Unlicensed contractors on federal construction projects are entitled to payment under the Miller Act
| June 13, 2014 |
In a recent case involving the intersection of state and federal law – Technica LLC v. Carolina Casualty Insurance Company (U. S. Court of Appeals, 9`11 Circuit, April 29, 2014) – a federal court held that a California law restricting the right of unlicensed contractors to obtain payment did not apply to actions under the Miller Act.
Historically, unpaid contractors, material suppliers and laborers could place a mechanic’s lien against property where they worked. Mechanic’s liens are a creature of statute and form an encumbrance on the owner’s property. However, the doctrine of sovereign immunity, which stems from the English principle that the king can do no wrong, prevented liens against property of the federal government.
As a result, the U.S. Congress passed the Heard Act in 1894 and the Miller Act in 1935, which require contractors on federal construction projects to obtain performance and payment bonds. Bonds act to ensure the contractor’s performance and payment for subcontractors, material suppliers and laborers. The states have similar statutes through so–called “Little Miller Acts.”
Many states have enacted contractor-licensing statutes that prevent unlicensed contractors from seeking payment. These statutes are enforceable under state law. However, a conflict sometimes arises between state and federal law regarding the application of these statutes.
The Technica matter involved a conflict between a California contractor licensing statute and the Miller Act. The dispute stemmed from a fence project for the U.S. Department of Homeland Security, Immigration and Customs Enforcement regarding a detention facility in El Centro, California. The prime contractor, Candelaria Corporation, obtained a payment bond from its surety, Carolina Casualty Insurance Company (CCIC), as required by the Miller Act. Candelaria subcontracted with Otay Group, Inc. to perform a portion of the work. Otay contracted with Technica LLC to act as a sub-subcontractor.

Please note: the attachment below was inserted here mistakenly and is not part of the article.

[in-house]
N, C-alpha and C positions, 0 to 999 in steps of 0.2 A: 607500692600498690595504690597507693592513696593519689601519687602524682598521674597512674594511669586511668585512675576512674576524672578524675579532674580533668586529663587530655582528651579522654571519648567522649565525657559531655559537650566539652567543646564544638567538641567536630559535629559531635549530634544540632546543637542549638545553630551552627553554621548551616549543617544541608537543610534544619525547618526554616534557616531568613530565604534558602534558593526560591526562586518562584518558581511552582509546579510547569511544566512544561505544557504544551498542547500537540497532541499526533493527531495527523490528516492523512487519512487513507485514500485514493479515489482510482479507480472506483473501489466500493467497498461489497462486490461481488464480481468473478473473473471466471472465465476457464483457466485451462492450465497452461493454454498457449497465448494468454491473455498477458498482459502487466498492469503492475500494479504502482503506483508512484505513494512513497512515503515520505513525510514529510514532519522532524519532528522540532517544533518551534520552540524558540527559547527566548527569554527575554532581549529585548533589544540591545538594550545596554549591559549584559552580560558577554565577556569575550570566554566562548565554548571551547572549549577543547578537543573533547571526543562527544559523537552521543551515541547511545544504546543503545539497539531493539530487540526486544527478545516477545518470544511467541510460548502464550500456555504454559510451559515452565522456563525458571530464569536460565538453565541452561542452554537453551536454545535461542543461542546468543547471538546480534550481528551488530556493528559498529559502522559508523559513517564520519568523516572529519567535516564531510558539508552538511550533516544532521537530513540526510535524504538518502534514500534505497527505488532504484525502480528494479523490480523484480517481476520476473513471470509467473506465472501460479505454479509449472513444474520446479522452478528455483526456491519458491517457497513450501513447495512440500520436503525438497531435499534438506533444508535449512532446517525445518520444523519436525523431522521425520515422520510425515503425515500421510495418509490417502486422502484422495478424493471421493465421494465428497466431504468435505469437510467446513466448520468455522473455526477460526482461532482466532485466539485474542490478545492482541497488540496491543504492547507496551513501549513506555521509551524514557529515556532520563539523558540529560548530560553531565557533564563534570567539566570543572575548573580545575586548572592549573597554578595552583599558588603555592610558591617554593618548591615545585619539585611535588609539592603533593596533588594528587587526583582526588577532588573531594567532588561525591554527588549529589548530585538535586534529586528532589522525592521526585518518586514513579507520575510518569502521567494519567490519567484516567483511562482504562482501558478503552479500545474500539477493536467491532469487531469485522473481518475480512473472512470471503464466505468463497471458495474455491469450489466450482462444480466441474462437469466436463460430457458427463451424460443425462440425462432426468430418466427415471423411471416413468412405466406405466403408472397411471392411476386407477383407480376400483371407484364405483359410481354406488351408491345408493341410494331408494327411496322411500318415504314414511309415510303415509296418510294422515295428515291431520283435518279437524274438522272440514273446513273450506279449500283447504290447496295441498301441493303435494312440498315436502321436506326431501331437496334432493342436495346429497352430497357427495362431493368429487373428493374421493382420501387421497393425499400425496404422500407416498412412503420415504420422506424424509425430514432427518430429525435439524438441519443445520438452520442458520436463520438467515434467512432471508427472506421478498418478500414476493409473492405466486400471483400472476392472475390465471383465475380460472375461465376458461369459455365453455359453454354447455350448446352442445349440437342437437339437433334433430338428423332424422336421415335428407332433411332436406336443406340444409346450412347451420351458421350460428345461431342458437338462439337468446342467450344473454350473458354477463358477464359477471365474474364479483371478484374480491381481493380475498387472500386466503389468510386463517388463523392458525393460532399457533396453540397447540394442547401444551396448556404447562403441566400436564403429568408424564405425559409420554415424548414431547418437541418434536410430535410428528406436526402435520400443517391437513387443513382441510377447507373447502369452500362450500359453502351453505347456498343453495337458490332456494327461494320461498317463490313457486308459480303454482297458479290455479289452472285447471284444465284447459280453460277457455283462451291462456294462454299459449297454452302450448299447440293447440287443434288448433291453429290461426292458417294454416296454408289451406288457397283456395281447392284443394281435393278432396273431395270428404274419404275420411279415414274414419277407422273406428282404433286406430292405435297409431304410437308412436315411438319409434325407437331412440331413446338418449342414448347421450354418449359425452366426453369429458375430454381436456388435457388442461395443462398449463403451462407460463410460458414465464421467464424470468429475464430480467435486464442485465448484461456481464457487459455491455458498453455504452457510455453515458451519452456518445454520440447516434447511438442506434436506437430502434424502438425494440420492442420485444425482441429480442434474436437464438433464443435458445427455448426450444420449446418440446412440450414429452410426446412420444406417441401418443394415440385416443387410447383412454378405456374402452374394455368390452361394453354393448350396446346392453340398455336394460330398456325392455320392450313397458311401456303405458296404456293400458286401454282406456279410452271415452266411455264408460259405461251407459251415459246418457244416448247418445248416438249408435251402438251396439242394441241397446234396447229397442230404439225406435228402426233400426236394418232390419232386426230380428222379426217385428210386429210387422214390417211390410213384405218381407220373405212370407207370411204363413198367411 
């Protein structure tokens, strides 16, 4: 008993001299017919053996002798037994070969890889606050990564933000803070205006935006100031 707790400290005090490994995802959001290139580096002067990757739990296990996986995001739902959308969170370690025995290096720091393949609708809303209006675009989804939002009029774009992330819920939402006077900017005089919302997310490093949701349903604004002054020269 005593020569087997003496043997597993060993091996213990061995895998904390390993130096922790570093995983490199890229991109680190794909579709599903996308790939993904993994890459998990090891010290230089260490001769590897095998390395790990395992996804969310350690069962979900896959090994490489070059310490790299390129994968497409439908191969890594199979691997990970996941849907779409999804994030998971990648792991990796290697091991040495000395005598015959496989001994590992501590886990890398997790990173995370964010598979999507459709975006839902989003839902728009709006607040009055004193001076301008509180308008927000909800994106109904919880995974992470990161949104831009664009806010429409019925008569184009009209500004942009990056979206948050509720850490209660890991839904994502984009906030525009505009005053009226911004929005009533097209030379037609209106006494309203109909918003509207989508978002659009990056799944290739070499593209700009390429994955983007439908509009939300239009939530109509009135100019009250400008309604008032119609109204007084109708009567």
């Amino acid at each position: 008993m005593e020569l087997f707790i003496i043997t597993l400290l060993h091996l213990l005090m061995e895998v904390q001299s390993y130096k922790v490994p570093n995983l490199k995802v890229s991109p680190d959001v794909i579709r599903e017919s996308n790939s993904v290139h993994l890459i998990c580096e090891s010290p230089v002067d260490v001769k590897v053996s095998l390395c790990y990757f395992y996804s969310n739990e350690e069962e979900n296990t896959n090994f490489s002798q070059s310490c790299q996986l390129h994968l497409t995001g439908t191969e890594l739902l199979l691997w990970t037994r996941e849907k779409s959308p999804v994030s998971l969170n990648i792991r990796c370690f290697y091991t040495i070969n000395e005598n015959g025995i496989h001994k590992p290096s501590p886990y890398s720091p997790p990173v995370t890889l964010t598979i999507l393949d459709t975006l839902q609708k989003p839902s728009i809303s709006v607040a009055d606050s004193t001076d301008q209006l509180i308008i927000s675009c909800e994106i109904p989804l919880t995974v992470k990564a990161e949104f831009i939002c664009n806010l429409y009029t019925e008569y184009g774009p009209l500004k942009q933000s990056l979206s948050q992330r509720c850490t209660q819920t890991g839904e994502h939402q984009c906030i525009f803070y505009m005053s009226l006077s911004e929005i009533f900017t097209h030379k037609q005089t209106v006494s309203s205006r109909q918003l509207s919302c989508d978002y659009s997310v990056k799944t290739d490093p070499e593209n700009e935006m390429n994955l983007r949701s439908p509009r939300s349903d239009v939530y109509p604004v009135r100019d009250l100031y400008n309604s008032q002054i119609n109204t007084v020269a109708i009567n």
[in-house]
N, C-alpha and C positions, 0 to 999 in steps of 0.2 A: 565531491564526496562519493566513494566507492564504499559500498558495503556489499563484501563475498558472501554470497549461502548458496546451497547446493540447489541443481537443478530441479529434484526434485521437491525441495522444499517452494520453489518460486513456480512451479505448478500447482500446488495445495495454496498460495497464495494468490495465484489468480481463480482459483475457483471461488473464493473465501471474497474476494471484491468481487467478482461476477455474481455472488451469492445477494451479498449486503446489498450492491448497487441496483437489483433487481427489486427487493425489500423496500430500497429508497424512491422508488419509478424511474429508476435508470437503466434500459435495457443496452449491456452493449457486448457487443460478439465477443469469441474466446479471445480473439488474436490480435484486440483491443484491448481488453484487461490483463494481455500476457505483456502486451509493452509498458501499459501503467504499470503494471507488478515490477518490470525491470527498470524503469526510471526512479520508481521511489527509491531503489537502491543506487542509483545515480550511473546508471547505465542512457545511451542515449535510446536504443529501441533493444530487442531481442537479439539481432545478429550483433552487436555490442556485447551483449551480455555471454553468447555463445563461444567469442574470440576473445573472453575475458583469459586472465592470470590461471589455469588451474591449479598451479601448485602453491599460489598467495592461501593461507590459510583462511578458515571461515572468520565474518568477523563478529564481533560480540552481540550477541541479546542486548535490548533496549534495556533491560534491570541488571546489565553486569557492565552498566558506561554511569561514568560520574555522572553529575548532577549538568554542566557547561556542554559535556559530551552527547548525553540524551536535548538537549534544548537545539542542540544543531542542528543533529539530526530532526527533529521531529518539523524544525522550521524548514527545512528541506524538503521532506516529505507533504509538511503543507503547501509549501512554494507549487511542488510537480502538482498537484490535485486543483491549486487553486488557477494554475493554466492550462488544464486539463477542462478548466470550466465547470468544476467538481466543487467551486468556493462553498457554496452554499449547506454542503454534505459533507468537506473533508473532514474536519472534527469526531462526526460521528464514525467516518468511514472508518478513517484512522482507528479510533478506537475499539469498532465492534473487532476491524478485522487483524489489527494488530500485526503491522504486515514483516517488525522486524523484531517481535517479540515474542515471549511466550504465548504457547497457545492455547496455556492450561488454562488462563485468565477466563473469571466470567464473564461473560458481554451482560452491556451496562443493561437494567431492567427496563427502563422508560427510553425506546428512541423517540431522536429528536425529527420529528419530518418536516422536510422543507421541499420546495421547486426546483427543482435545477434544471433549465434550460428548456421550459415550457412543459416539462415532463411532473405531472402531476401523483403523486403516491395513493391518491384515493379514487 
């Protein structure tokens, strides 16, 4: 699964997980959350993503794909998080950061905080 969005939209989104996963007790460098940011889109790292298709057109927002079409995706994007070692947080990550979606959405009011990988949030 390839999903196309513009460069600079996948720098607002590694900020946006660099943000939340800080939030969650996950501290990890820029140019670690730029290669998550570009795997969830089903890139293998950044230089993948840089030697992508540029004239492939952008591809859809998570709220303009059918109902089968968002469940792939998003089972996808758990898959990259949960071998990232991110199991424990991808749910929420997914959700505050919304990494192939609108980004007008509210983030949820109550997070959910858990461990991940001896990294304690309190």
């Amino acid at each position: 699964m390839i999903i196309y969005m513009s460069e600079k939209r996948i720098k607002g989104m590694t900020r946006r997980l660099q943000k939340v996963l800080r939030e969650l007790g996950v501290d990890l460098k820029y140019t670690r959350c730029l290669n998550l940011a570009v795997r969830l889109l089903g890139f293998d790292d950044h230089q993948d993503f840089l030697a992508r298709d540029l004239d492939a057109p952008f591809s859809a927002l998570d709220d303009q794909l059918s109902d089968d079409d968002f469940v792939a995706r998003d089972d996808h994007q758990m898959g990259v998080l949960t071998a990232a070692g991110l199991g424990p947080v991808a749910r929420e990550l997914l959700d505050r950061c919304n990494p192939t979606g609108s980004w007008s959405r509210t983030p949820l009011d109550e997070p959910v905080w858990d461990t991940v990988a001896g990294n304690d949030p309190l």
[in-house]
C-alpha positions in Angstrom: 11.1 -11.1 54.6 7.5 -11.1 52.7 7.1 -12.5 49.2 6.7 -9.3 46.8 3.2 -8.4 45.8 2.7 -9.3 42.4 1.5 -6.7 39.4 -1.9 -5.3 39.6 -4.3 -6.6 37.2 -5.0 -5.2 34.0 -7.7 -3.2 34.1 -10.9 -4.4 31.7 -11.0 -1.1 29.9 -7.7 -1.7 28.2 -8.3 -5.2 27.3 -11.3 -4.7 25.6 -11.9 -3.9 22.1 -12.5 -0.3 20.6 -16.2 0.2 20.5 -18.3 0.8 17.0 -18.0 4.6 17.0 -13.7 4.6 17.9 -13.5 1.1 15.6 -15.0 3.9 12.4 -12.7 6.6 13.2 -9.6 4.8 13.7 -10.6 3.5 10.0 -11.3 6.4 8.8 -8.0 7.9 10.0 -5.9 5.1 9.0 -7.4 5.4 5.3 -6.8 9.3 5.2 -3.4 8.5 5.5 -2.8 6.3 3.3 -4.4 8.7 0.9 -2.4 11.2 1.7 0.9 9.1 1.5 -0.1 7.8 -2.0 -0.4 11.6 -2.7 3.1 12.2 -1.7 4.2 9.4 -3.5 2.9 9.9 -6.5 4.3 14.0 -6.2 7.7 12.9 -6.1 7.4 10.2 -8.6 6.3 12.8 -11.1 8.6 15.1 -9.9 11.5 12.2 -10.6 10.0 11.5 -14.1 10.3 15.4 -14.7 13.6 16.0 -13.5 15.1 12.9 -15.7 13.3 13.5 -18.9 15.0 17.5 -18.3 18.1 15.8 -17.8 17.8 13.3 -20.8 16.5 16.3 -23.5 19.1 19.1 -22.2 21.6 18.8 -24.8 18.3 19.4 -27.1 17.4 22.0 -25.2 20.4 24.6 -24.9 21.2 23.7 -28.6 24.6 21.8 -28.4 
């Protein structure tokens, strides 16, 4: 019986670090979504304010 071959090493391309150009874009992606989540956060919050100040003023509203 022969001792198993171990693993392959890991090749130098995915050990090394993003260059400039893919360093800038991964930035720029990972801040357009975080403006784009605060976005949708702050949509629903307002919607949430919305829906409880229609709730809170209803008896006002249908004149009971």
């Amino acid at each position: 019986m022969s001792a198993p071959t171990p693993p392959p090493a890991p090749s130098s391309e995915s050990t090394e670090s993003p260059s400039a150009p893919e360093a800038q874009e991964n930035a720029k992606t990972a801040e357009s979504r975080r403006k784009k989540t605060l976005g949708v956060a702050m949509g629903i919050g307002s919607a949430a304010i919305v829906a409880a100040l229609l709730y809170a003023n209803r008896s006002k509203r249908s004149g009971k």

Between late 2007 and June 2008, Technica provided labor, material and services to the project worth $893,697.77. Technica submitted invoices to Otay and Candelaria for its work but was paid only $287,861.81. This left Technica with an unpaid amount of more than $600,000. In June 2008, Candelaria terminated Otay’s subcontract. In September 2008, Technica filed a complaint in federal court against CCIC, Candelaria and Otay, claiming rights under the Miller Act to recover against the payment bond for outstanding amounts owed and breach of contract.
Candelaria and CCIC filed a motion for summary judgment against Technica. They argued California’s contractor licensing statute, California Business and Professions Code section 7031(a), provided a complete defense to Technica’s claim under the Miller Act. Section 7031(a) precludes a contractor from bringing or maintaining an action to collect amounts owed if the contractor was not licensed during the performance of its work. Candelaria and CC1C argued that because Technica was not a licensed California contractor, it could not maintain its Miller Act claim. The district court found that Technica lacked a contractor’s license, concluded that California’s contractor license law applied and ruled Technica could not pursue its Miller Act claim for payment. Technica appealed.